I think that there’s always great records coming out. It’s just, are they gonna pay attention to it or not? But at the same time, I don’t f---in’ lump our shit in with anybody, and I don’t mean that in any kind of arrogant way. But I really do f---in’ believe with my whole soul that in five years, 10 years, we’re gonna see who’s around and who’s really made an impact. I think our band’s gonna make a f---in’ impact, 100 percent. And it ain’t gonna stop at this. This is the first thing, not the last thing, for this band. We’re 24 years old, and we’re just gearing up.

What makes the song “Forever” stand out for you?

That’s the first song that we wrote on the disc. I think in a lot of ways it’s kind of like a mission statement for the record. It’s the first track on the record. It’s heavy. It’s got a lot of strange things going on, and it sets up a lot of things we do later in the album. It’s almost a teaser trailer for the album, in a lot of ways. There’s little bits of weird and heavy and melodic that we delve into later on. That’s kind of how it was designed. And it kind of sets up the record thematically. The opening sample says, “When hands are caught in my brother’s pocket, I’ll burn my gods down.” And I think that kind of sets the stage in a lot of ways for what we’re doing here, that we were gonna come guns-a-blazing, and no matter who the f--- you are, if you take from me, we’re coming to take from you.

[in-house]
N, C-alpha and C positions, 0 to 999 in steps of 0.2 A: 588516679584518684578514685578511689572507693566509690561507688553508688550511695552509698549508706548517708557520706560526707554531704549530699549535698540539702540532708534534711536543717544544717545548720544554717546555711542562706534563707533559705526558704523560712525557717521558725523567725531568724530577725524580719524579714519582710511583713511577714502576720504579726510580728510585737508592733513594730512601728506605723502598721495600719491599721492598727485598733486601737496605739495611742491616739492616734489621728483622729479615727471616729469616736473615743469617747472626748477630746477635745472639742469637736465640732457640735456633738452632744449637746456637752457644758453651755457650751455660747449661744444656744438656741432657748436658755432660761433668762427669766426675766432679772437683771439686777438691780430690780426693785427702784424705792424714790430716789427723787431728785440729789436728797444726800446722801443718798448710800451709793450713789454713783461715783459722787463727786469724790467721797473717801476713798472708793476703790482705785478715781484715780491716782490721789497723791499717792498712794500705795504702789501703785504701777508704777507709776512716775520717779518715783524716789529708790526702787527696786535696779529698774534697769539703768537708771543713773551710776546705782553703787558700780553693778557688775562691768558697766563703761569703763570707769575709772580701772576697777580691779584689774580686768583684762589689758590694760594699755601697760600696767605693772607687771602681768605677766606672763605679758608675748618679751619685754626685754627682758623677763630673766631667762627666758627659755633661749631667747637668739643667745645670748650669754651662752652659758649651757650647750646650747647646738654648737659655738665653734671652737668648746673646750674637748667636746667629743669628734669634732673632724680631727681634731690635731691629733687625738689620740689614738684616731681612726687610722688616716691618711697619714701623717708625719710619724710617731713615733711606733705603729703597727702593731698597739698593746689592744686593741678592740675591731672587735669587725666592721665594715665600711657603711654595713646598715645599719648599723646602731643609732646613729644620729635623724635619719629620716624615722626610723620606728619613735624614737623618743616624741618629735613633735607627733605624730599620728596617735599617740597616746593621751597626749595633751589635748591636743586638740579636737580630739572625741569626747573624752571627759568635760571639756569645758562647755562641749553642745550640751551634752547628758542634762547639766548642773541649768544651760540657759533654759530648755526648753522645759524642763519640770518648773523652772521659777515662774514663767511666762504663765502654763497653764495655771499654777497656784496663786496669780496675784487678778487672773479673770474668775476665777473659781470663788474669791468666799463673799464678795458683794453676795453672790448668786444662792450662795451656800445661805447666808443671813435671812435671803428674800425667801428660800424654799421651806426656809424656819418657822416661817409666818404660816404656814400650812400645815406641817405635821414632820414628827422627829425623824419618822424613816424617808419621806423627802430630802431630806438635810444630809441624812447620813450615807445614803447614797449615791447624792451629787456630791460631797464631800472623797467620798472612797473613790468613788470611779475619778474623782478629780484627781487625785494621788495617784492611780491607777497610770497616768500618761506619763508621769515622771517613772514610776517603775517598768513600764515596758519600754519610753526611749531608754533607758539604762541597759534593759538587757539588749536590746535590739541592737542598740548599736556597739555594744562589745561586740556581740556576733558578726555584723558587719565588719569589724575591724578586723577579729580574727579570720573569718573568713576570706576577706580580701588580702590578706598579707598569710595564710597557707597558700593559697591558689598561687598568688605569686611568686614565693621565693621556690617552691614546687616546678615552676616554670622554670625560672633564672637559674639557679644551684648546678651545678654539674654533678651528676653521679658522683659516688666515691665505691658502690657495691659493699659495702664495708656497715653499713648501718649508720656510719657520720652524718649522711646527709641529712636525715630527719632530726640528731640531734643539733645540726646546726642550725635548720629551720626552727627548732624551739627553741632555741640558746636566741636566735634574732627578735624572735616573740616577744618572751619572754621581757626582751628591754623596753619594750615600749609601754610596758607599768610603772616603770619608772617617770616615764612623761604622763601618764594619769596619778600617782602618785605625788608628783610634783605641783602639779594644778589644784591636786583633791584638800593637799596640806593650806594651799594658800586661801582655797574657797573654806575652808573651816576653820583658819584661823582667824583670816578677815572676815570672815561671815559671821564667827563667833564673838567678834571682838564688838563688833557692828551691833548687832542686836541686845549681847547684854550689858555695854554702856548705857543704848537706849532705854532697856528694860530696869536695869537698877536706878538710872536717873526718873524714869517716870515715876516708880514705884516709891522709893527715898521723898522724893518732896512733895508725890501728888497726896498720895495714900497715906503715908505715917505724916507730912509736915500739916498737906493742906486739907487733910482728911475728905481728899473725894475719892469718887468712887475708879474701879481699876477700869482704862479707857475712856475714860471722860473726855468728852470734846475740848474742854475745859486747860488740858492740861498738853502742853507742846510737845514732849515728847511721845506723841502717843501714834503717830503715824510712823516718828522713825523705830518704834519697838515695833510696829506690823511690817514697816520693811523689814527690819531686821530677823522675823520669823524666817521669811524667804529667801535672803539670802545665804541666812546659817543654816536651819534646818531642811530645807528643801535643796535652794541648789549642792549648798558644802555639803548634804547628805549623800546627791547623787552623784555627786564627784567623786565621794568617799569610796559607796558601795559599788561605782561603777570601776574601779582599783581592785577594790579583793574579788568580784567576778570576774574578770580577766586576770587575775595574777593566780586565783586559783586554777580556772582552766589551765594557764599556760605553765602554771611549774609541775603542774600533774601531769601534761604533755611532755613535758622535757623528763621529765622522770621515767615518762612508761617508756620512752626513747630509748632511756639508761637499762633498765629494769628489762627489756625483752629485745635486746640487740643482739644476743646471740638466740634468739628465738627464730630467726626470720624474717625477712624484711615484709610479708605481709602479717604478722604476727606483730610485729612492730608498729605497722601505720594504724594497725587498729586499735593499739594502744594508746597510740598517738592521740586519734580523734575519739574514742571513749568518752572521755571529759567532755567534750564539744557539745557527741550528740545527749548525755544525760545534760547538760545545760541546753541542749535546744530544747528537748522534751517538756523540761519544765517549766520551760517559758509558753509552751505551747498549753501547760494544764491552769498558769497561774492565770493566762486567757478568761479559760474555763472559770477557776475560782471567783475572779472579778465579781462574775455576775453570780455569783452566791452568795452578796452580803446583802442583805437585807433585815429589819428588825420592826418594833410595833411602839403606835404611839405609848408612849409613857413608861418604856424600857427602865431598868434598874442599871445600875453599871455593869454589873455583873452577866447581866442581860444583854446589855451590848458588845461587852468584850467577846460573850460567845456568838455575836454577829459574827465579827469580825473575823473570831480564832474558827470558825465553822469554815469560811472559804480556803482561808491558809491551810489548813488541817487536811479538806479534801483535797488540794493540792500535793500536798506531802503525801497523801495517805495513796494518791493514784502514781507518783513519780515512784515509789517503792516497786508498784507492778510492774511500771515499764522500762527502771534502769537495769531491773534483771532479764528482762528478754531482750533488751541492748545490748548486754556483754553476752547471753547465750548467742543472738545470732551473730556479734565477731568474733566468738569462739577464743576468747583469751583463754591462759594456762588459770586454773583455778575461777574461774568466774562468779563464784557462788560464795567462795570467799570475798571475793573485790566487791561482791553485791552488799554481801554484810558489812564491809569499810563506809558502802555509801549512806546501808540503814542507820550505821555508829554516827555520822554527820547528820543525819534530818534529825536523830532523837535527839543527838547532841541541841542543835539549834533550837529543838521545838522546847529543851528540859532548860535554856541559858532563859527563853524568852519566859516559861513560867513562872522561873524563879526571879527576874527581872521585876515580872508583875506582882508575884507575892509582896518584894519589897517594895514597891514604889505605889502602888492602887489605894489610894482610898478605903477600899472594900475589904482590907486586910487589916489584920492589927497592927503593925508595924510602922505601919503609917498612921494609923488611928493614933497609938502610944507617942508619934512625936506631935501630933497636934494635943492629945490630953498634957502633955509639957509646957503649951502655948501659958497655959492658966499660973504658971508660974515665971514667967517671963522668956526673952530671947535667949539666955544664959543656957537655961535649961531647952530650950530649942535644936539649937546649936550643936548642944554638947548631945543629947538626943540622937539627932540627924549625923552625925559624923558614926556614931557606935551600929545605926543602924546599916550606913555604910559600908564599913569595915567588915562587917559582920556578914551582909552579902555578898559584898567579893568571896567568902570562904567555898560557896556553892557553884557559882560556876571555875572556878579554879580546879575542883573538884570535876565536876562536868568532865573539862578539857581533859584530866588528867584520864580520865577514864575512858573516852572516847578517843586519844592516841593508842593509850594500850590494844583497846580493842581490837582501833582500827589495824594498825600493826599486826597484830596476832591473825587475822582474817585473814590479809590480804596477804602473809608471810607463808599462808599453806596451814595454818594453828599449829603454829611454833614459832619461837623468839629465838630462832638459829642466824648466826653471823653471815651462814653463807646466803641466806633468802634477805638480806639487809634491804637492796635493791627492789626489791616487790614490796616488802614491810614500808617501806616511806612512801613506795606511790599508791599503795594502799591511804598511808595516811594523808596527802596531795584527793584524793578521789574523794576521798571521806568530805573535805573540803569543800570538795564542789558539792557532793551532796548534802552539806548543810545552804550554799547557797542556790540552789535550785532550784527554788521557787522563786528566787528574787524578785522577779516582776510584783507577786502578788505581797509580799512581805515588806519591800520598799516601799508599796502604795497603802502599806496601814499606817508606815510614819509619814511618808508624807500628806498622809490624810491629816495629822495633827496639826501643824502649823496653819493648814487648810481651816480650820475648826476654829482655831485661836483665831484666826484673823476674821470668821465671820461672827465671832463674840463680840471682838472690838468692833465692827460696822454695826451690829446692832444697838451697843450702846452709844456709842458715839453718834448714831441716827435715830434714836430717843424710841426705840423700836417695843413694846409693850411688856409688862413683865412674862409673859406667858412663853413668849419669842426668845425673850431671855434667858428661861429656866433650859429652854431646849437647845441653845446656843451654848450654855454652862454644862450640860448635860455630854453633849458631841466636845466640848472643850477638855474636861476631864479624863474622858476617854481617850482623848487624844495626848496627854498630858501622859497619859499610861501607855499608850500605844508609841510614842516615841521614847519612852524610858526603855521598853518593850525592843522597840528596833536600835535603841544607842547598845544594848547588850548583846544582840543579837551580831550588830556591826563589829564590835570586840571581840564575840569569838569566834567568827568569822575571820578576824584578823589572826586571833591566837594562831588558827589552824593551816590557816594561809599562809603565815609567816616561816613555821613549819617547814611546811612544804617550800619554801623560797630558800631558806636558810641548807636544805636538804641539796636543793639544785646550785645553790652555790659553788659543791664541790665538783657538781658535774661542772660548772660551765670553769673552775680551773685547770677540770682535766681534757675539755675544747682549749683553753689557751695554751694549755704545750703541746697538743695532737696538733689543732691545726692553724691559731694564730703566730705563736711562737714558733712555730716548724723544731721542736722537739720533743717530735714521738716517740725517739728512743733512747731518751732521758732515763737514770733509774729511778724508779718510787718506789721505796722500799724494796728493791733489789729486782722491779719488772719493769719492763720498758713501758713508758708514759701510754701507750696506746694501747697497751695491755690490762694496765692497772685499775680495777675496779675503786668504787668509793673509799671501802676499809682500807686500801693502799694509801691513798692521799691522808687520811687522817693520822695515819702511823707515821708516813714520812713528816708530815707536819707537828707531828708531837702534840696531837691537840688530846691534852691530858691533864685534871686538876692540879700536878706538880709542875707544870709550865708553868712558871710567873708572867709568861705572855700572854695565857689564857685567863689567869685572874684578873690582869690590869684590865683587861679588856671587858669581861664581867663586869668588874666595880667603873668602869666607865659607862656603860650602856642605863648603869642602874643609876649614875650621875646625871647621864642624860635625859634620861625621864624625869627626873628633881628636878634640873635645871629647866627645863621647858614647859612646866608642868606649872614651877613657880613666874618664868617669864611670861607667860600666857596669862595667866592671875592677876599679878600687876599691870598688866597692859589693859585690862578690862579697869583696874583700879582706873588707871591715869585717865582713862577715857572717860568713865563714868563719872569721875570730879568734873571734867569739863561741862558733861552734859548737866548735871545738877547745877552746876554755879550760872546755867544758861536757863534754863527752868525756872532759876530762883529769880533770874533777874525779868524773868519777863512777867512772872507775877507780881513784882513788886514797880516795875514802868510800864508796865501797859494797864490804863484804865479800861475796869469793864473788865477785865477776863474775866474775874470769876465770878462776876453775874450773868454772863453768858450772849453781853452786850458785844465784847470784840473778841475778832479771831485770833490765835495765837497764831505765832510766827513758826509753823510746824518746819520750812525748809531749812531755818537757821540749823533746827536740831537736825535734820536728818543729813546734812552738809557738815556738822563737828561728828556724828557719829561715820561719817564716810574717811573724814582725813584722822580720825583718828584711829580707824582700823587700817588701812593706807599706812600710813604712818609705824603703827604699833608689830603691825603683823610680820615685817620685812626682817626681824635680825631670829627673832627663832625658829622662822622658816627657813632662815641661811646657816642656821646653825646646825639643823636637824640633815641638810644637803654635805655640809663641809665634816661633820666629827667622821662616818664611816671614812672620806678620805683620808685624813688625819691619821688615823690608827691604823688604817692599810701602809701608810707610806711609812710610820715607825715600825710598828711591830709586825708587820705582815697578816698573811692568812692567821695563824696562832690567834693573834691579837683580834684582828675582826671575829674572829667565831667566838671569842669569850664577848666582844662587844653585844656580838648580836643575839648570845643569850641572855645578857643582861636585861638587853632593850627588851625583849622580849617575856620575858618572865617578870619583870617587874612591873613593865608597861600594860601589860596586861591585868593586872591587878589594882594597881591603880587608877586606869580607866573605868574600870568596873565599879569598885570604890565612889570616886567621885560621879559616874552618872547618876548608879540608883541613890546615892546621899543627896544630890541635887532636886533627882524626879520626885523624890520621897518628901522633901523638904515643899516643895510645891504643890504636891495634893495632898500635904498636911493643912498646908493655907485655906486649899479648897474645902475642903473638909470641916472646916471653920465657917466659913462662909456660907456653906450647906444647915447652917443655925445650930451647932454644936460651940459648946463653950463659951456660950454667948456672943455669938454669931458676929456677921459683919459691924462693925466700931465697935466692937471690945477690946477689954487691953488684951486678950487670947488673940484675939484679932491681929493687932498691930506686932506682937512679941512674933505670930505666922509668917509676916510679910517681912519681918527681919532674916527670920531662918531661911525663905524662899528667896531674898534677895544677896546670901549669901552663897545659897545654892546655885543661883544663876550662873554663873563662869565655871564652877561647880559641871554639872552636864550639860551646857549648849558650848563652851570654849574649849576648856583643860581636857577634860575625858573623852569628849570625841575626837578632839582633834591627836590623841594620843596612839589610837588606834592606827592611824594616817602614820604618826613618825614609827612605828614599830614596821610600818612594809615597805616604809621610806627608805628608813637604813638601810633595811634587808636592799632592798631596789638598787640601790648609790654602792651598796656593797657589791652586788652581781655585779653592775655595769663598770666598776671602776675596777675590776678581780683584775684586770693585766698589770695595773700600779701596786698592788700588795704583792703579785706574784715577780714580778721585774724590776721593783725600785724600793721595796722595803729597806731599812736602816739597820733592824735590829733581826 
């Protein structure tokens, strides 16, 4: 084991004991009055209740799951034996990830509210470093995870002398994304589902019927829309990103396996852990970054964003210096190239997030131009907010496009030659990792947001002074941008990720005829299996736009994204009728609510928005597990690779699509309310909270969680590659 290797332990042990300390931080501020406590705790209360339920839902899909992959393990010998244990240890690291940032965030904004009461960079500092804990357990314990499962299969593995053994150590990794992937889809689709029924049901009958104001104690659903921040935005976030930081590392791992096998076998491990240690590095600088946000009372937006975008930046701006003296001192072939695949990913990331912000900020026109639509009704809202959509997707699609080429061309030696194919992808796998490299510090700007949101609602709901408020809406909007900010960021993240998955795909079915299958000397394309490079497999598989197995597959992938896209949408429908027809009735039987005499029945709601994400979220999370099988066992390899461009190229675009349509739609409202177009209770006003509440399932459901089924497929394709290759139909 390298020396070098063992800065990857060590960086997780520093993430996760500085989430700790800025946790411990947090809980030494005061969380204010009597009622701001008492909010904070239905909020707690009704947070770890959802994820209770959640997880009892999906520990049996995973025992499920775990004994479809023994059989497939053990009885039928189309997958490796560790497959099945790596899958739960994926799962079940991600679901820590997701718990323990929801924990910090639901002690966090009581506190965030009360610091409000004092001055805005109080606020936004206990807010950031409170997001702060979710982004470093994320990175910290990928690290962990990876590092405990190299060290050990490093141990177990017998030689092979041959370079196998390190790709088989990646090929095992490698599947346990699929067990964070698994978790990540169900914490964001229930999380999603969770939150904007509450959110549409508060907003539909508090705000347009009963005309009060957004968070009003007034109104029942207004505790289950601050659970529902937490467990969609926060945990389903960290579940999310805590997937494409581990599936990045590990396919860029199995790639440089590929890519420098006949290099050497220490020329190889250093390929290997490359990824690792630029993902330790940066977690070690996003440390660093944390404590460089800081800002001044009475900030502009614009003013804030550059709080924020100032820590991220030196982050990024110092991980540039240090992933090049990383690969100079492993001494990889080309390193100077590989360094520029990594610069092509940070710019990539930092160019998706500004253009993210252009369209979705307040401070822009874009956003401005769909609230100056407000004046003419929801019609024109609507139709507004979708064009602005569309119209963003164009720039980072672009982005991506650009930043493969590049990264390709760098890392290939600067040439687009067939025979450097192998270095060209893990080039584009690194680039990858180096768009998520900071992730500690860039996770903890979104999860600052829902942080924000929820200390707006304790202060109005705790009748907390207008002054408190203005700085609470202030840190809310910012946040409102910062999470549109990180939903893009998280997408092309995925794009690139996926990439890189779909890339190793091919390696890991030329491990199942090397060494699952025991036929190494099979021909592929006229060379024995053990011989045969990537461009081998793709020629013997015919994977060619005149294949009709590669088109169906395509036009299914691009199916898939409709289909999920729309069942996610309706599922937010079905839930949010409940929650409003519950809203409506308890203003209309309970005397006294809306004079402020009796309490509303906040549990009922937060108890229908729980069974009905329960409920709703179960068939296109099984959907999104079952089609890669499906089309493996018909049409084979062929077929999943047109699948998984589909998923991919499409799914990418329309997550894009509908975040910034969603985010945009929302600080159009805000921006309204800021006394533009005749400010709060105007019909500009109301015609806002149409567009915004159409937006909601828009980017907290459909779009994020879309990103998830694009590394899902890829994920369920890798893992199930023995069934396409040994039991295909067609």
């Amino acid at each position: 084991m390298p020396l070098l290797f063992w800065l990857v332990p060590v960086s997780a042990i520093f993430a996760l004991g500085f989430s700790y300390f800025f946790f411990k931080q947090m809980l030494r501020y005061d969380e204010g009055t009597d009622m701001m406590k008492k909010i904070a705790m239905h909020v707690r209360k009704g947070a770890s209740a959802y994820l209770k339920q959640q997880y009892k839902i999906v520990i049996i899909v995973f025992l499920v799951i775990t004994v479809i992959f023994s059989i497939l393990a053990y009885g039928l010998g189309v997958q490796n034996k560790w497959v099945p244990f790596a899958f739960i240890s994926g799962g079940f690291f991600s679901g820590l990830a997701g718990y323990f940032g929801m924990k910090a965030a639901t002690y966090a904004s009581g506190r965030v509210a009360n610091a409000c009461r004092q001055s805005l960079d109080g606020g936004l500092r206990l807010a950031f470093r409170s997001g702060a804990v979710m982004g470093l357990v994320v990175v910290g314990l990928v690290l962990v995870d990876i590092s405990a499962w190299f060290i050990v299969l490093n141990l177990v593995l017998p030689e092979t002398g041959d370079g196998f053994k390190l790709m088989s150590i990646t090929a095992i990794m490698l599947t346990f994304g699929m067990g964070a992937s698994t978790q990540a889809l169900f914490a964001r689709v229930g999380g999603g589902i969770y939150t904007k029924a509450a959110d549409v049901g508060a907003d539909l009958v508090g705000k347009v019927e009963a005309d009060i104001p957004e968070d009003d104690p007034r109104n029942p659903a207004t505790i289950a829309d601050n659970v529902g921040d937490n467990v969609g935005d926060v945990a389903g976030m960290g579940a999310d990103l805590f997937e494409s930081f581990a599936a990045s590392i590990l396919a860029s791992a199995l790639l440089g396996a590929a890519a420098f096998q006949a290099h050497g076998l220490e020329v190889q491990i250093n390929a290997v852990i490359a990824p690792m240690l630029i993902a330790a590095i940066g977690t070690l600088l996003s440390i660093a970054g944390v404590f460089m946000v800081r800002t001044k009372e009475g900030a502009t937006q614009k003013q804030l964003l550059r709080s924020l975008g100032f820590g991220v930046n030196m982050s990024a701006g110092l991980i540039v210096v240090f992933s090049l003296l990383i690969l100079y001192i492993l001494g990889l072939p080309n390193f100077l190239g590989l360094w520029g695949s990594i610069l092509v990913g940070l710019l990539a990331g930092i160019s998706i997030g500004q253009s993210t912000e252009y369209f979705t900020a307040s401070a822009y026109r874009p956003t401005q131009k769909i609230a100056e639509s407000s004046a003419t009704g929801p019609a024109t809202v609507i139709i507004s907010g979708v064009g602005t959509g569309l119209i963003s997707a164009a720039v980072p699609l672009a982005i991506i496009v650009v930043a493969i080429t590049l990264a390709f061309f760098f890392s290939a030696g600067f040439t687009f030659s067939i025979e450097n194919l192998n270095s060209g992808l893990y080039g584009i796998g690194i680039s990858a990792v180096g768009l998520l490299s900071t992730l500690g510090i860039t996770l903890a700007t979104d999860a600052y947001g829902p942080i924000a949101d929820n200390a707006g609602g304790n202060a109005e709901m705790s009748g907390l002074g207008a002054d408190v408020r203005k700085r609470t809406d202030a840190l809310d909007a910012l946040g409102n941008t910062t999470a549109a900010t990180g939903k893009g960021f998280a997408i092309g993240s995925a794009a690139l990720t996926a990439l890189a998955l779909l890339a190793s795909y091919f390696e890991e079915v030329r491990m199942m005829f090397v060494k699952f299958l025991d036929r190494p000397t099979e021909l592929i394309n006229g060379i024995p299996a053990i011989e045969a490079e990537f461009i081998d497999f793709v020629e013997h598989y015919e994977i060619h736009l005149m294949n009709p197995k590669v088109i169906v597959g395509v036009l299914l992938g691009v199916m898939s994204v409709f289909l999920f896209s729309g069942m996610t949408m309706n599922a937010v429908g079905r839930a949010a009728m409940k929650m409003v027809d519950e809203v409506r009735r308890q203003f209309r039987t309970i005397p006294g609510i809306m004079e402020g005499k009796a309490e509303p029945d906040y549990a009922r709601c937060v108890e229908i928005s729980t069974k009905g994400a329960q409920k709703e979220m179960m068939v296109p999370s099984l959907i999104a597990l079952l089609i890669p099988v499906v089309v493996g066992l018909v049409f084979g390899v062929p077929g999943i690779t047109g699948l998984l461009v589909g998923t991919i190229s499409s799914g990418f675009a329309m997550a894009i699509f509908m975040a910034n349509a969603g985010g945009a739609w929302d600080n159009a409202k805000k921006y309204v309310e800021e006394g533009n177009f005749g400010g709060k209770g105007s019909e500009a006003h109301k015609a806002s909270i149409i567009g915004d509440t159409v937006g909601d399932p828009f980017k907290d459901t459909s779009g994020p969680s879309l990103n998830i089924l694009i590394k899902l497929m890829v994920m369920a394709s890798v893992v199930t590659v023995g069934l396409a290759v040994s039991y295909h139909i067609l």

What do you have planned for 2018 so far?

We’re gonna open up for Meshuggah and Trivium. We’re gonna do some of our own stuff and just keep hitting every one of these individual worlds. We’re hitting these different corners of the metal world and rock world. We’re stretching our hands into other worlds. We remixed a song by a group called Alt-J, which had zero to do with our shit. They just loved our music and they wore our shirt on Conan O’Brien, and then they hit us up and they said, “You wanna remix this shit?” So we turned it into this f---in’ nightmare.

If you win, how will you celebrate?

I don’t know if we’ll celebrate. We’ll chill. We’ll definitely celebrate amongst ourselves or whatever. But at the end of the day, it doesn’t all ride on that. If that happens, great. If not, all good. I’m glad that we are being able to make some waves here in this kind of world in a way that we haven’t been able to before. The Grammys are a big thing. So we’ll celebrate, but then we’ll put our heads down and go back to working. That’s what we do.